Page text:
By Bonifacio Taban Kuich
March 14, 2013 (BENTIU) – The South Sudanese army (SPLA) will respect the recent security agreement reached with Sudan, but will protect and defend its territorial integrity if attacked, the army’s fourth division commander said Thursday.
- Michael Chiengjiek Geay (C) and the SPLA’s James Koang Chuol (L), 11 March 2013 (ST/Bonifacio Taban)
“All our areas [are] in the frontlines, [and] we will never lose any inch of land from Panakuach to Jau, which [Sudan] always claim. The will never fall under Sudan unless with lessons”, James Koang Chuol said at the official opening of the army’s headquarters in Unity state’s Rubkona county.
Both Sudan and South Sudan last week agreed on immediate and unconditional withdrawal of forces to their respective side of the border within two weeks, to allow for the establishment of a Safe Demilitarised Border Zone (SDBZ).
As part of the security agreement, the two countries also committed themselves to the deployment of the Joint Border Verification and Monitoring Mechanism (JBVMM) and the activation of all security related mechanisms, starting 10 March.
Under the agreement, both countries are required to deploy their troops 10 kilometres from their current positions to their side of the border, with the United Nations Interim Security Forces for Abyei (UNISFA) tasked with monitoring the area.
The inclusion of the so called ‘Mile 14’ in the proposed border buffer zone last year caused anxiety in South Sudan’s Northern Bahr el Ghazal state, despite the African Union (AU) and the UN making clear that the location of the buffer zone would have no bearing on any final border settlement.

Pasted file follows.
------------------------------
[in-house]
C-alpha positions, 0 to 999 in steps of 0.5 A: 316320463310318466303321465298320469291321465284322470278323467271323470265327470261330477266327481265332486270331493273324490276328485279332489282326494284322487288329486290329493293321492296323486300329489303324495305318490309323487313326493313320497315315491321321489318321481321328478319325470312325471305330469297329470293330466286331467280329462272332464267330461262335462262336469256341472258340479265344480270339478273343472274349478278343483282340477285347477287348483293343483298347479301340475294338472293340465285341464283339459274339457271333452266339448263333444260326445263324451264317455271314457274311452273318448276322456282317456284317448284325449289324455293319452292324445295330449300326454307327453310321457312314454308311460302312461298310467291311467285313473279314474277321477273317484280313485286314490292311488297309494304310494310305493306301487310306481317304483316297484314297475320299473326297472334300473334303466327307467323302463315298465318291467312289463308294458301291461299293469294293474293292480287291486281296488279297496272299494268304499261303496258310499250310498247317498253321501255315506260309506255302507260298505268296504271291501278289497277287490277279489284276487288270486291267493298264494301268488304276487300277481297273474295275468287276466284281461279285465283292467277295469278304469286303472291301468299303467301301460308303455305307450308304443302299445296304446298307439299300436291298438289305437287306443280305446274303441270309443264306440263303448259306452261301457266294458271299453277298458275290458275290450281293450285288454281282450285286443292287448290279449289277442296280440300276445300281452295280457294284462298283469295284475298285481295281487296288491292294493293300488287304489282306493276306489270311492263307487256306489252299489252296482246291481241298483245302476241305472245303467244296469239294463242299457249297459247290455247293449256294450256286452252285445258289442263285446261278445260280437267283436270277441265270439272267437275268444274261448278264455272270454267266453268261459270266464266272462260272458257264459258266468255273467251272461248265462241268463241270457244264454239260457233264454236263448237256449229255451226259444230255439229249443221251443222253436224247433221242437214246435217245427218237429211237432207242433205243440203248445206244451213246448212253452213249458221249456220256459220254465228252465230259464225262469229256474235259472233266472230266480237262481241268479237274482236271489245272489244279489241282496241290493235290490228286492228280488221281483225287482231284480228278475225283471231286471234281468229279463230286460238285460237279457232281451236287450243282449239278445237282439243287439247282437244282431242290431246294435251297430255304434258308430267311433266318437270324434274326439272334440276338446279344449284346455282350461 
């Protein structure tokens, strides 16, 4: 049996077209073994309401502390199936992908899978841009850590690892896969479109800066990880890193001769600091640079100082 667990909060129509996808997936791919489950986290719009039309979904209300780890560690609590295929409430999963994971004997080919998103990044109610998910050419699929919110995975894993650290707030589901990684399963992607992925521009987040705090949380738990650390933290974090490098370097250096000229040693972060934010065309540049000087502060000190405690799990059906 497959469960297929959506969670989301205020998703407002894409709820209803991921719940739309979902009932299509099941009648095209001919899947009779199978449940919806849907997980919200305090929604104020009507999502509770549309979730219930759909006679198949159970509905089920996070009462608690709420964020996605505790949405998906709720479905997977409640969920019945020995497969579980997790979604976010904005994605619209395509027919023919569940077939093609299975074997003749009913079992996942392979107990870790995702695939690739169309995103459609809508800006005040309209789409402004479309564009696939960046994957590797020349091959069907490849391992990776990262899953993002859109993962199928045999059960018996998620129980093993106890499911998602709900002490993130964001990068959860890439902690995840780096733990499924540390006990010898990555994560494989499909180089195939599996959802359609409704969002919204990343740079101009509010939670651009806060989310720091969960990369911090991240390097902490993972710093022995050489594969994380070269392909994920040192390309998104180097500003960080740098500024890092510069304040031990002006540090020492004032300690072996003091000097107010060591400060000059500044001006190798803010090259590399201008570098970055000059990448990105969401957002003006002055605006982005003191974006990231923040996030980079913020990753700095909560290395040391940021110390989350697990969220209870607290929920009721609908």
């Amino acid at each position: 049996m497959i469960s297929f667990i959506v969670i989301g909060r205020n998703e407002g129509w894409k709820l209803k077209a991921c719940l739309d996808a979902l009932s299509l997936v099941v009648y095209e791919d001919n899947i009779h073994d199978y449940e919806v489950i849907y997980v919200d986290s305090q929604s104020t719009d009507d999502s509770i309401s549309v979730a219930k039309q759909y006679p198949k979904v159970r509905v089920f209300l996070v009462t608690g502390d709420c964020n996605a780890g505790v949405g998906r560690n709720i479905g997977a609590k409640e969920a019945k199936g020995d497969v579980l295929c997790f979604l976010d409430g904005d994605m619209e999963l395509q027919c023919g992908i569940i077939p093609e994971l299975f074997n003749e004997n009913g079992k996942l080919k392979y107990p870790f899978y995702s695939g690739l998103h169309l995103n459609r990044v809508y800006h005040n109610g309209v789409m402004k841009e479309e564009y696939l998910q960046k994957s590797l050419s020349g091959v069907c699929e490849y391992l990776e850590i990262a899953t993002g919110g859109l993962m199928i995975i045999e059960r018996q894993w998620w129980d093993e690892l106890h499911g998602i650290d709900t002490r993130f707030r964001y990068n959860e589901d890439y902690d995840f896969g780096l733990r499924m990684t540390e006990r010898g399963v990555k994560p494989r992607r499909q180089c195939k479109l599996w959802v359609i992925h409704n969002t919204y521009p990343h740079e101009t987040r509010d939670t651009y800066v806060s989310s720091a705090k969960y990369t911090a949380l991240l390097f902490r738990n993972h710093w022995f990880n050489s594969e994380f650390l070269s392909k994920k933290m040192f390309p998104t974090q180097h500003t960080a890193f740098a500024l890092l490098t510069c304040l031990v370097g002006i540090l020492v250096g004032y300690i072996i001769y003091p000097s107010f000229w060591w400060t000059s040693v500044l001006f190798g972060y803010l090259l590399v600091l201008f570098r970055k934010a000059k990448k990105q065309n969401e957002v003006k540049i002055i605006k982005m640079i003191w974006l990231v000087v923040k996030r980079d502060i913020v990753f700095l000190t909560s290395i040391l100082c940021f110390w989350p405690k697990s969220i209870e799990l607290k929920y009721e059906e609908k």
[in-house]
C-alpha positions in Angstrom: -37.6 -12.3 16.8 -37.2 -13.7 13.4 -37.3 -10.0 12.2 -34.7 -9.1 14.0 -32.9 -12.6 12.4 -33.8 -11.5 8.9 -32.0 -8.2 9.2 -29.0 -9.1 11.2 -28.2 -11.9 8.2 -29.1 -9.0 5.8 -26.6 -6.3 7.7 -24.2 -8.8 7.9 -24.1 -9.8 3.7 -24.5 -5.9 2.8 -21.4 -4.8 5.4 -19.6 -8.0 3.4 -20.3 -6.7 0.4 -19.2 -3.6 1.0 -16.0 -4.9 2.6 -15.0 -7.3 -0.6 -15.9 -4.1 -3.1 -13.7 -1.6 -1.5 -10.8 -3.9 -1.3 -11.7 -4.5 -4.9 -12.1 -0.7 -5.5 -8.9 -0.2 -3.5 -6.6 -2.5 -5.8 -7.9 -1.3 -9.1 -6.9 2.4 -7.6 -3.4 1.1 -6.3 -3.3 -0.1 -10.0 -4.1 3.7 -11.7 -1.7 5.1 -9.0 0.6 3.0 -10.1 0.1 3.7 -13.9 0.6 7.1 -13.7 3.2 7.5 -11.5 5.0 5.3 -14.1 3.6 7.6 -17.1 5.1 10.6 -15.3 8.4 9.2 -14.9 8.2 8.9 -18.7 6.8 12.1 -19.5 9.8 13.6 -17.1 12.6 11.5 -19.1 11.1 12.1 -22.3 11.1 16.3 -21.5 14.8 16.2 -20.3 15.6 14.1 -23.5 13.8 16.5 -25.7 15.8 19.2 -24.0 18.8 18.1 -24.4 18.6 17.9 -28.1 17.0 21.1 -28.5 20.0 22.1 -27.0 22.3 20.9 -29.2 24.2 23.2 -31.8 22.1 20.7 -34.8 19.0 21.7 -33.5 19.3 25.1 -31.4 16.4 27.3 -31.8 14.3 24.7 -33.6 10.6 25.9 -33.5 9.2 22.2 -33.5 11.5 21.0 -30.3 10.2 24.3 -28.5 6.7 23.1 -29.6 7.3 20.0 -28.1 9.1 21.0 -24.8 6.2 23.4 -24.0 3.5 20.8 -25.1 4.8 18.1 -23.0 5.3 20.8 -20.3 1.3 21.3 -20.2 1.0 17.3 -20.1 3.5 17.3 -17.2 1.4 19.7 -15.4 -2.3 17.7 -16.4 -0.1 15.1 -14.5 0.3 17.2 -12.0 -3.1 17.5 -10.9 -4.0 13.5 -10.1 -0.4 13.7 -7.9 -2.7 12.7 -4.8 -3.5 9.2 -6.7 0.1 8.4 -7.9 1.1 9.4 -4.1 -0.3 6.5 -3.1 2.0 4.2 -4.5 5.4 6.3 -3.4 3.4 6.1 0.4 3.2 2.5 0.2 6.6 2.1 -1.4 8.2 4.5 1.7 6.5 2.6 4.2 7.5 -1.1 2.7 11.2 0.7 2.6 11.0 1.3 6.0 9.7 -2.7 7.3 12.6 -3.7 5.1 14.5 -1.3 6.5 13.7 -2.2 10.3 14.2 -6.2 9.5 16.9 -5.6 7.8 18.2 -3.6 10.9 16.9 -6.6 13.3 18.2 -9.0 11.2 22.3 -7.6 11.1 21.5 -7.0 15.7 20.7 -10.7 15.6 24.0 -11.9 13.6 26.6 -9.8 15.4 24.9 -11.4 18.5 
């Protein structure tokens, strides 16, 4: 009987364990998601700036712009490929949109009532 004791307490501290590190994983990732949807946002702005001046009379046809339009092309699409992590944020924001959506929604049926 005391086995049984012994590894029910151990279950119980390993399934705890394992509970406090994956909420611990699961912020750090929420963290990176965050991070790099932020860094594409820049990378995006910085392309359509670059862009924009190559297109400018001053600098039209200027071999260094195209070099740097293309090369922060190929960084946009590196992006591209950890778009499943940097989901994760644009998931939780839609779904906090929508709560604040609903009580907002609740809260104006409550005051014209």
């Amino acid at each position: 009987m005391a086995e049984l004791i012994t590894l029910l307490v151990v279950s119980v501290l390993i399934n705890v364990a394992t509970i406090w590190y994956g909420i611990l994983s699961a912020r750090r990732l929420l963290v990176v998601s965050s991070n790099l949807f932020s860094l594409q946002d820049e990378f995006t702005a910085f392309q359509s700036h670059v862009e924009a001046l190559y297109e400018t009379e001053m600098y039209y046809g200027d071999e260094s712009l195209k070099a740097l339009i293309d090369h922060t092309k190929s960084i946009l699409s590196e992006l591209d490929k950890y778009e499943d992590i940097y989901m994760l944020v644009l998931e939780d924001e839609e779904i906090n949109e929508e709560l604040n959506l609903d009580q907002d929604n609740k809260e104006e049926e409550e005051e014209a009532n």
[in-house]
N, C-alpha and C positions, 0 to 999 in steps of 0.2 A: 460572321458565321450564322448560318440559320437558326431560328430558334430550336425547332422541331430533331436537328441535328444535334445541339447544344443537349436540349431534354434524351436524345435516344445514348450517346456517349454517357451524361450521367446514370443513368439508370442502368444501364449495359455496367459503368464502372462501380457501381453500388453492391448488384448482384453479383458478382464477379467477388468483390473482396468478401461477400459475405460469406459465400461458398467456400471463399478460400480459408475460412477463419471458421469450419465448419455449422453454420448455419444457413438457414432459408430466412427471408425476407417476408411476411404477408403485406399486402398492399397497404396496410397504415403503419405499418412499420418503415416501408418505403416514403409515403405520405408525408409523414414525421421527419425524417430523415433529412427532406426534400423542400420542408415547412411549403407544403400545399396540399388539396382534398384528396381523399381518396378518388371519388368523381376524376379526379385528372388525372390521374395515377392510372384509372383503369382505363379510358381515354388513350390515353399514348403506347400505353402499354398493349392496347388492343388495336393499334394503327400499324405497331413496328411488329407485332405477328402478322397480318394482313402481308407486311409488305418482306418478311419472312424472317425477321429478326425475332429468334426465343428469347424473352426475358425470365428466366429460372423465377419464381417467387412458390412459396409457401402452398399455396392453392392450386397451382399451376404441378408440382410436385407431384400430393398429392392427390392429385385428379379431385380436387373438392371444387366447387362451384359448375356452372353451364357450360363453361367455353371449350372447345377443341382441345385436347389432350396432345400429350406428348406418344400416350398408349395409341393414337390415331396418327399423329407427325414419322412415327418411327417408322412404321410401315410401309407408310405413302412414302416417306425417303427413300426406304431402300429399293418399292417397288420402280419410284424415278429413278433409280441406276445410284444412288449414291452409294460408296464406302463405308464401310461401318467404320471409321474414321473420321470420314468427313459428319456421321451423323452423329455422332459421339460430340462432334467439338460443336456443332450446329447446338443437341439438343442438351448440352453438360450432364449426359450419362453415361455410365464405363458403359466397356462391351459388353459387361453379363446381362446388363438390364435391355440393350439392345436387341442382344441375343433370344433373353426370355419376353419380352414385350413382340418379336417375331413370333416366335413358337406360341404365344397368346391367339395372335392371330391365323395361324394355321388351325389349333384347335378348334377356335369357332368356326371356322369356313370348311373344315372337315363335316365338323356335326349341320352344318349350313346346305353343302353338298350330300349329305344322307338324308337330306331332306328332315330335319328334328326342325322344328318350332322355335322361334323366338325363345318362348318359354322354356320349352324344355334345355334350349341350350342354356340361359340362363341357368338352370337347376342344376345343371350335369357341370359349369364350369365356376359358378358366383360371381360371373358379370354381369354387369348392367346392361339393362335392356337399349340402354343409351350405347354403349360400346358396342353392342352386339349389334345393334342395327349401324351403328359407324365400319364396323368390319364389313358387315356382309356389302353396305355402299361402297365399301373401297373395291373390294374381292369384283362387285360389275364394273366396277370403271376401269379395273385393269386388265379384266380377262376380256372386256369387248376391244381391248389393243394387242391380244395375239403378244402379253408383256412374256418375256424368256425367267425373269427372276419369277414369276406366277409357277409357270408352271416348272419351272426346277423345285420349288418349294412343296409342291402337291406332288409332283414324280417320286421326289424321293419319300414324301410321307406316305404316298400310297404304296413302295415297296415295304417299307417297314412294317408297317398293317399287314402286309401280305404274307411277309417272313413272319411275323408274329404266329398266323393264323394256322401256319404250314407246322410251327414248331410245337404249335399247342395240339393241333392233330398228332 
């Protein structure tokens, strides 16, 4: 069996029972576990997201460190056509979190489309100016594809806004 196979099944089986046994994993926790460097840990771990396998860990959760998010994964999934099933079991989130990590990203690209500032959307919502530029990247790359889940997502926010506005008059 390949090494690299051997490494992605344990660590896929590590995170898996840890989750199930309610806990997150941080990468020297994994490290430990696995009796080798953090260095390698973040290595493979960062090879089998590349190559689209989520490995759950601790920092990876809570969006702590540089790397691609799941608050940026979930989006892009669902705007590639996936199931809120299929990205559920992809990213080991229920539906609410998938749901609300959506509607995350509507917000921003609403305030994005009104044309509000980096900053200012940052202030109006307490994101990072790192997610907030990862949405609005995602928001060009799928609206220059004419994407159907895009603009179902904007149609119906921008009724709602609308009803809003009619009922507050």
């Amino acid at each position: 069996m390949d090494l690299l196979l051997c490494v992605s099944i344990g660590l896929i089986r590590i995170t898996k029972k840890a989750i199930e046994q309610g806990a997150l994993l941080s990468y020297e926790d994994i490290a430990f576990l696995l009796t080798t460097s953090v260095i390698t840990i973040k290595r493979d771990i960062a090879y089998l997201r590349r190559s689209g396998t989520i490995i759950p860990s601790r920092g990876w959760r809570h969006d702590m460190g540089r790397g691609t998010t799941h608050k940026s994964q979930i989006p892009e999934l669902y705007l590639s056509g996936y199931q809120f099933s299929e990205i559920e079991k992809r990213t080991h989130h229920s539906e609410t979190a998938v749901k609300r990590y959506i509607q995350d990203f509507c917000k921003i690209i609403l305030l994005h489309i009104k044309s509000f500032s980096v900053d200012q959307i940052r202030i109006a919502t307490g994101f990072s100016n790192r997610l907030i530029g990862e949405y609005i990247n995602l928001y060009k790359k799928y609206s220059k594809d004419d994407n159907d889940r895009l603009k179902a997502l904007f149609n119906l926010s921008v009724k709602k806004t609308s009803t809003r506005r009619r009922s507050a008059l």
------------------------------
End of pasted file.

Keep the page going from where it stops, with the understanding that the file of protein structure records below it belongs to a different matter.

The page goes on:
Sudan had initially proposed an extension of the demilitarised area on the common border to include Blue Nile and South Kordofan states, but Juba declined to accept. The Sudanese army (SAF) later claimed Juba refused to withdraw its troops from the disputed area until the two reached a consensus on the mediation process, which is being overseen by the AU High Level High Level Implementation Panel (AUHIP).
Speaking at the opening of the headquarters, Chuol urged both the national and state governments to strengthen collaborative efforts to eradicate cattle raids, which continue to cause insecurity among neighbouring states.
Unity state’s deputy governor, Michael Chiengjiek Geay, insists the newly reached security agreement will improve strained relations between South Sudan and its northern neighbour.
At the same time, he encouraged the army to step up the fight against rampant cattle raids, saying civilians continued to hold illegal arms, despite the government’s various disarmament campaigns.
He said the army should take a hard line on cattle raiding activities, once the cattle rustling law is amended.
“I know every one of us has relatives [involved] in all sorts of cattle practice[s] in South Sudan, but brother and sisters, I want to assure you that if the government comes out with a law that [stipulates] whoever [is] involved in cattle raiding must be killed, you should not react negatively to it”, the deputy governor said.
He urged the army to remain vigilant on cattle raiding activities, saying the practice is threatening to undermine the struggle for South Sudan’s independence, attained after over two decades of civil with Sudan.
South Sudan has been plagued by cattle raids and ethnic violence since gaining independence in July 2011. The UN estimates some 200,000 South Sudanese are likely to be internally displaced this year because of ongoing violence.